With the Raiders in Las Vegas, 49ers Launch New Campaign to Expand Fan Base

The nod to the bay is "not trolling" their former in-state rivals

"Faithful to the Bay" is aimed at drawing new fans. San Francisco 49ers
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After an appearance in Super Bowl 2020, there’s never been a better time to be a San Francisco 49ers fan.

Dubbed The Faithful, 49ers fans have almost always been awash in good fortune (see Joe Montana and his four Super Bowl rings). Released ahead of the 2020-21 football season kicking off Thursday night, the team has a new slogan and campaign underway titled “Faithful to the Bay,” a love letter to the team’s legions of fans.

While nearly every professional sports team creates some sort of hype video to fire up their fans before the start of a new season, the 49ers’ latest campaign is a bit more meaningful: Its emphasis on geography is a clever nod to its now lone standing as the only team in town. Last season marked the Oakland Raiders’ final game in California before moving to Las Vegas this summer.

“We’re not trolling the Raiders; that was one of our key tenets internally,” said Alex Chang, CMO of the 49ers. “We don’t have a plan or a strategy to convert Raiders fans—sports fans are inherently loyal, as they should be. We, as a team, respect that loyalty.”

Still, the 49ers are expanding their marketing investment in the East Bay in addition to broadening the franchise’s community outreach programs.

“Are we trying to use the totality of our brand to cover everywhere? Of course. That means extending into the East Bay,” Chang added.

But Raiders fans aren’t the target of that outreach: Young fans and new residents will be the most likely converts. “Flat out, we have no intention to convert Raiders fans to 49ers fans,” insisted Chang.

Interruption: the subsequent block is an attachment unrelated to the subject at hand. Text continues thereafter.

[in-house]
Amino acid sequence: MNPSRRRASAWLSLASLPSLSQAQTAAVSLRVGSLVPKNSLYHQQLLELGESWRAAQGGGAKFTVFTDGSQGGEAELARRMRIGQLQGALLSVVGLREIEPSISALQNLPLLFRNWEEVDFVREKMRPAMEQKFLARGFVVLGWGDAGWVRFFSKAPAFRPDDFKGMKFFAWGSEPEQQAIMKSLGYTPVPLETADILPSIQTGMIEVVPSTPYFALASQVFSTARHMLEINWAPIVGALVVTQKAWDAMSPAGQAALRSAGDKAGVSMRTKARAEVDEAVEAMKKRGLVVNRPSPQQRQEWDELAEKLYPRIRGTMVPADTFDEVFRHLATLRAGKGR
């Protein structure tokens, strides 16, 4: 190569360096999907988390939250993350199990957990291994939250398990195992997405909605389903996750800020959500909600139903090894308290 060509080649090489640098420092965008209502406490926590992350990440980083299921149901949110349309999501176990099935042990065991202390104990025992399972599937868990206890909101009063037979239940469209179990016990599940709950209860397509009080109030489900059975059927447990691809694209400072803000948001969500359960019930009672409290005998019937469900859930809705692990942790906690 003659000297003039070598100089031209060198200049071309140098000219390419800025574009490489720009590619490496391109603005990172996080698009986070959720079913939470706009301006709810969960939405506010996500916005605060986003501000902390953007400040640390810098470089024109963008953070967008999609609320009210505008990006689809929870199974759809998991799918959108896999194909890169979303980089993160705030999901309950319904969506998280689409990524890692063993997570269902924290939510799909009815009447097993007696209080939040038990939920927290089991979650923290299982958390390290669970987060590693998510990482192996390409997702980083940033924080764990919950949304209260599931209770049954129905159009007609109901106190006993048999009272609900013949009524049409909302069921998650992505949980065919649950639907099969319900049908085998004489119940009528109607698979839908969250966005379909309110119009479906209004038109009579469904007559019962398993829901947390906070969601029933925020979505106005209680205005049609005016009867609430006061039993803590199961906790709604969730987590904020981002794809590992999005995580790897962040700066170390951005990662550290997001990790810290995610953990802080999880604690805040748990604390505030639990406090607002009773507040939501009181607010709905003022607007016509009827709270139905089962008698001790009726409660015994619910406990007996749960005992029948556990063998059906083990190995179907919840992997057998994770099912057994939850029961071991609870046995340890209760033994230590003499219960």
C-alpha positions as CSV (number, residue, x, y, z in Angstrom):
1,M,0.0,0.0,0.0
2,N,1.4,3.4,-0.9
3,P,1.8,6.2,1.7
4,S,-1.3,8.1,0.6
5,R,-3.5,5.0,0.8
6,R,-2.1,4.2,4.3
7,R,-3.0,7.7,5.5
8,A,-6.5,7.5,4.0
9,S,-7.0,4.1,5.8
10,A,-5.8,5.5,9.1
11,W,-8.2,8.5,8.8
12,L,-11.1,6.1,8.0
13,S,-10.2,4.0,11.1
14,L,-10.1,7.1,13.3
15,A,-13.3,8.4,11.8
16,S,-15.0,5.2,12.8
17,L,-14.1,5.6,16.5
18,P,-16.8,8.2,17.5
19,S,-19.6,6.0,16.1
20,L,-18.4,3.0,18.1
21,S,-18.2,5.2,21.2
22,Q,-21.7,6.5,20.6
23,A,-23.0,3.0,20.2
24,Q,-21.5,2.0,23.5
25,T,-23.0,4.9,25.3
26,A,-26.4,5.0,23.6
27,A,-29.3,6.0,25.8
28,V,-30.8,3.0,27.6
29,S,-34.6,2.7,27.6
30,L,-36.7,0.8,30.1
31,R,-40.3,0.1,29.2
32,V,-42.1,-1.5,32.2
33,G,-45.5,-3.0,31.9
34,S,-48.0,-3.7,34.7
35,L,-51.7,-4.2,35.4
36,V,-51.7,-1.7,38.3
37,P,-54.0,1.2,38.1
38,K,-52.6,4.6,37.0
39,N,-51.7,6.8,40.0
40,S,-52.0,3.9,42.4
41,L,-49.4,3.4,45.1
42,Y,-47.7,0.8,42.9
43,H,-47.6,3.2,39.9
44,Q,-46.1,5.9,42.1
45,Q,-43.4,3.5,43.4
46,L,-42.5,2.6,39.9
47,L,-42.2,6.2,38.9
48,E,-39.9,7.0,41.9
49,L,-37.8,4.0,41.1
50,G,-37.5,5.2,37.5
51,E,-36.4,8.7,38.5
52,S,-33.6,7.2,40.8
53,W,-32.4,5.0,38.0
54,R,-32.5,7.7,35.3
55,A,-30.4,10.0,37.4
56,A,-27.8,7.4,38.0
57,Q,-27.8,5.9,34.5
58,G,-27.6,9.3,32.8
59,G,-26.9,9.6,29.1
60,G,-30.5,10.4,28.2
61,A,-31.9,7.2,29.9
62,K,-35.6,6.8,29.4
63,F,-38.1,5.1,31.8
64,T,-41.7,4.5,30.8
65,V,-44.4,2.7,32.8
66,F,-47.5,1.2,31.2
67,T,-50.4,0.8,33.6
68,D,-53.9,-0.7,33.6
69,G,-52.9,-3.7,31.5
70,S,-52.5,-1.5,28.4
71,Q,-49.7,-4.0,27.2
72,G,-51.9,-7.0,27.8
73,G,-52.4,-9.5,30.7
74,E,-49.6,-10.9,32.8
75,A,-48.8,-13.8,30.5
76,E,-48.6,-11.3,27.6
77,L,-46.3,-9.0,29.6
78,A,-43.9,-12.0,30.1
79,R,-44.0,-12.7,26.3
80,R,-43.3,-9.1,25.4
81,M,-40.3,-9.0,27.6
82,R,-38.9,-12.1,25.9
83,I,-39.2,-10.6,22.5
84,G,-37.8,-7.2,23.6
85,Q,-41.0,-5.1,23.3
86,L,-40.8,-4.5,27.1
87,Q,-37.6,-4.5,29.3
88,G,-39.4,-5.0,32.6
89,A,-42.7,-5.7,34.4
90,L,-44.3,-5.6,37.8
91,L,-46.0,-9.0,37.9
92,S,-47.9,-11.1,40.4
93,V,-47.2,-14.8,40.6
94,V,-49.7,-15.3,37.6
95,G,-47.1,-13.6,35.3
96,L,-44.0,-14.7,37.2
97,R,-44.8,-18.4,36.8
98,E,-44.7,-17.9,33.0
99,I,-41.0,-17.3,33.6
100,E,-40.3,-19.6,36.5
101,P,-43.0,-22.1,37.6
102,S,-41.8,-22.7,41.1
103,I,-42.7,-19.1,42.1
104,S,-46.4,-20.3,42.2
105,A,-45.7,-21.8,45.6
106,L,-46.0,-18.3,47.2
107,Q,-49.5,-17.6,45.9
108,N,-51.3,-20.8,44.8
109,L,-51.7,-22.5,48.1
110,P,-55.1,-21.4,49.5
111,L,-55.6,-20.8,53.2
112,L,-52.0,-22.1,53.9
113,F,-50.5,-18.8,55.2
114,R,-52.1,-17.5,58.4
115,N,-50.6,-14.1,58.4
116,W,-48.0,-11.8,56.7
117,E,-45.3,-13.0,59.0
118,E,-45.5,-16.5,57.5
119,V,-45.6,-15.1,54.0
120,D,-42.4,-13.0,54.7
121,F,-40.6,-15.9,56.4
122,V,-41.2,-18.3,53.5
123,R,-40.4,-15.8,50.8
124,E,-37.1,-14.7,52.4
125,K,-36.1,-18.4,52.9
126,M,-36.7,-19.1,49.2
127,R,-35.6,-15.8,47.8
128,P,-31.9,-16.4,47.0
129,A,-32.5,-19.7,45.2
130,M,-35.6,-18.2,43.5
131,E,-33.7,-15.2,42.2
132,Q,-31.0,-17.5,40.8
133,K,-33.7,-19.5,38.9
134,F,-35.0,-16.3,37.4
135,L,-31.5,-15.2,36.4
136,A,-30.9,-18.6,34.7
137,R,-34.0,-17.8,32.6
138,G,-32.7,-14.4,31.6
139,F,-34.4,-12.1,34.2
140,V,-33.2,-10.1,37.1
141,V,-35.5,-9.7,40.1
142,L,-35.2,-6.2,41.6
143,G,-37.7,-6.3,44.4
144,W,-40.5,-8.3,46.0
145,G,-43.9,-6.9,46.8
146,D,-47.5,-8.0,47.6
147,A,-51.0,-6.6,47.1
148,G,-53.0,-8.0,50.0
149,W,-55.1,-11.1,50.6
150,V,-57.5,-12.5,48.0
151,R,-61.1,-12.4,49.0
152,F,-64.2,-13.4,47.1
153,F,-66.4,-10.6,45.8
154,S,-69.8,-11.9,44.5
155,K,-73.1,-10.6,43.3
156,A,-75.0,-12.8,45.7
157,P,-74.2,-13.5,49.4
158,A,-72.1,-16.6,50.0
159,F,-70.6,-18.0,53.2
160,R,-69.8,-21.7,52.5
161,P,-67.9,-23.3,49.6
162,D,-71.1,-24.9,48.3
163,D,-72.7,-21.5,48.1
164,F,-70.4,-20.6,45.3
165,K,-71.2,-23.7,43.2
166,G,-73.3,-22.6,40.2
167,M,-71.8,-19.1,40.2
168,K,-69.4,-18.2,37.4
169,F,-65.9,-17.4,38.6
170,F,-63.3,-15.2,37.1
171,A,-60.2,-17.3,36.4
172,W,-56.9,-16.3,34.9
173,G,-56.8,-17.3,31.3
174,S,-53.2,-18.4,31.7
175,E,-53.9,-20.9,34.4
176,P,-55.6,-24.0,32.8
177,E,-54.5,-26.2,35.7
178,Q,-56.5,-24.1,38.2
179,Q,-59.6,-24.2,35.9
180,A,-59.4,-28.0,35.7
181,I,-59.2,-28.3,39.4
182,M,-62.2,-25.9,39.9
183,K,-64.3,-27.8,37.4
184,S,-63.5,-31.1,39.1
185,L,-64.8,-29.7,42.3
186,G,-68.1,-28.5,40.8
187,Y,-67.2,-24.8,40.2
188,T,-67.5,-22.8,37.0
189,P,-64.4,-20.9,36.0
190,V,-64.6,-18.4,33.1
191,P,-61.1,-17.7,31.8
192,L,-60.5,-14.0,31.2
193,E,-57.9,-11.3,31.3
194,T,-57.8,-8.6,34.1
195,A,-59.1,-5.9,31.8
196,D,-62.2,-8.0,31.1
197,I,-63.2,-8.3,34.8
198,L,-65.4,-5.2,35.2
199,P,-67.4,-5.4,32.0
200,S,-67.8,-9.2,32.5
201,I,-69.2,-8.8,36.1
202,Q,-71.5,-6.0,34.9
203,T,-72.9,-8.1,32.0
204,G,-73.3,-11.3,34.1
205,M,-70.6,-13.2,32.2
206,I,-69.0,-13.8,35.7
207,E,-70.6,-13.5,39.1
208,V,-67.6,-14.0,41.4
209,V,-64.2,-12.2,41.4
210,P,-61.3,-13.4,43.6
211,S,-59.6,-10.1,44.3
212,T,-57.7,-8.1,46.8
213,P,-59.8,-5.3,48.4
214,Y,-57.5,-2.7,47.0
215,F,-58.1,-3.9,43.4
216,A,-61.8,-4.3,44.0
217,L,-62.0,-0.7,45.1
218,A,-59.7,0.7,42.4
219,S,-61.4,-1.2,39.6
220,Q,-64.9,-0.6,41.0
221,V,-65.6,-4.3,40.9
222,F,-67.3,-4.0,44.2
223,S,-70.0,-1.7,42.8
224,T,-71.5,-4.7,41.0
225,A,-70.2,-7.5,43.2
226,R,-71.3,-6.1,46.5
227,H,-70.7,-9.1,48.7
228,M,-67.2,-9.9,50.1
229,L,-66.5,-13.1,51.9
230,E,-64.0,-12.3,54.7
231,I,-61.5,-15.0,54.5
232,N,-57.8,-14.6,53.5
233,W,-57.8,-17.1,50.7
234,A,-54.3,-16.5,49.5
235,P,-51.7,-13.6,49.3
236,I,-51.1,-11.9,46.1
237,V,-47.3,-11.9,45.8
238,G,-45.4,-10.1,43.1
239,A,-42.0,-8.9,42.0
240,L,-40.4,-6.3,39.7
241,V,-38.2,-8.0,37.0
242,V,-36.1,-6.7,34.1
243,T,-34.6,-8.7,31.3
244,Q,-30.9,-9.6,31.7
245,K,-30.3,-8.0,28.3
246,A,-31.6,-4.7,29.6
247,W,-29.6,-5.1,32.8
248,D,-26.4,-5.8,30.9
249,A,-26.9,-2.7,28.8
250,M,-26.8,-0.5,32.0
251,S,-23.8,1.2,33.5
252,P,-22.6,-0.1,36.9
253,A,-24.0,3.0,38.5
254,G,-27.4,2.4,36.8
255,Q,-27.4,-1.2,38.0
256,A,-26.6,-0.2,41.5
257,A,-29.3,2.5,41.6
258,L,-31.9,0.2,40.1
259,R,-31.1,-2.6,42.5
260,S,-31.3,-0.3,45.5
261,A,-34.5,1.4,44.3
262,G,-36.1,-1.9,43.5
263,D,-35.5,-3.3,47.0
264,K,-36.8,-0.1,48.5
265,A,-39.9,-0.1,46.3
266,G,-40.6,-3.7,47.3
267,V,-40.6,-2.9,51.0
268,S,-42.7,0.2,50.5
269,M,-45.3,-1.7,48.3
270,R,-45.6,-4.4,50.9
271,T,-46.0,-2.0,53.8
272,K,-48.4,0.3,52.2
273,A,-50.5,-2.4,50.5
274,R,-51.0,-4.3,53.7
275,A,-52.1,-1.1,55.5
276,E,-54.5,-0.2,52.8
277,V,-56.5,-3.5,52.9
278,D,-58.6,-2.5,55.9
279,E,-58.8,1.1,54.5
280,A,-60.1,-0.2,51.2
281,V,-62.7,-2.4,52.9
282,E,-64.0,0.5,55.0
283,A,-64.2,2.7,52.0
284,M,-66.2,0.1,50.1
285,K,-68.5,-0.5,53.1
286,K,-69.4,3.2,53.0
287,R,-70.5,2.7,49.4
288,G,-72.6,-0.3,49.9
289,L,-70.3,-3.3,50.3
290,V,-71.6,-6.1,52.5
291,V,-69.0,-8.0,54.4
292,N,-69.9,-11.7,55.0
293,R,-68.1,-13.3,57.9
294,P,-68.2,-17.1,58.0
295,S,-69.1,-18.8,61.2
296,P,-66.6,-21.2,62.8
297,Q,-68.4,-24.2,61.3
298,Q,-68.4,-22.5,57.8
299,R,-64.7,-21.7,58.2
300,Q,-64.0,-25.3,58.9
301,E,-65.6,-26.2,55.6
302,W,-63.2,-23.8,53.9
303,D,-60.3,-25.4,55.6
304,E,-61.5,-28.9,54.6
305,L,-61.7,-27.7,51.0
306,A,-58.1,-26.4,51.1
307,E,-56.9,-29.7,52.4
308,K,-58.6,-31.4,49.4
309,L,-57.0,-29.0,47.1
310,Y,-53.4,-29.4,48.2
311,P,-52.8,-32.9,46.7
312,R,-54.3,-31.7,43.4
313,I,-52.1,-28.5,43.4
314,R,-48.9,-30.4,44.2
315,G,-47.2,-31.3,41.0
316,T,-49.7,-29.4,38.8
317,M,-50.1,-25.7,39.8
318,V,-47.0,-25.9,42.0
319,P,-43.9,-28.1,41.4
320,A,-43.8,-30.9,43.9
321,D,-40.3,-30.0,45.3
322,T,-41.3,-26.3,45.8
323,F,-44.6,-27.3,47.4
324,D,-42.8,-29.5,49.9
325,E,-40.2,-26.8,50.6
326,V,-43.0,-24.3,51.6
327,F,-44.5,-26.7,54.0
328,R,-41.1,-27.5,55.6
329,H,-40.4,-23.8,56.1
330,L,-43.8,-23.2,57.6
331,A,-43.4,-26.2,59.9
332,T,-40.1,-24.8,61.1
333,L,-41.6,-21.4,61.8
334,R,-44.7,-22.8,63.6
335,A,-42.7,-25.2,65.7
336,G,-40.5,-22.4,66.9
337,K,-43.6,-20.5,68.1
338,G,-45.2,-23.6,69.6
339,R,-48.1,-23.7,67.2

To his point, the Raiders had bounced between Oakland and Los Angeles beginning in the 1982 season up until 1994. And the Niners aren’t without controversy, leaving San Francisco’s famed Candlestick Park in 2014 to move to Santa Clara.

For now, the team won’t be admitting any fans old or new into the 49ers’ Levi’s Stadium, which leaves the team’s branding partners without their usual in-stadium activations.

Because of the lack of fans in seats, the league has gotten inventive, taking a page from the playbooks of Major League Baseball and the National Hockey League. The lower levels of most stadiums will feature seat coverings and advertisements visible during game broadcasts, adding new inventory for local partners.

“When you think about partnerships and why people partner with sports teams, it’s because of the loyalty that the consumer has to that sports team,” Chang said. “That extends well beyond the 70,000 that are in Levi’s Stadium.”


@RyanBarwick ryan.barwick@adweek.com Ryan is a brand reporter covering travel, mobility and sports marketing.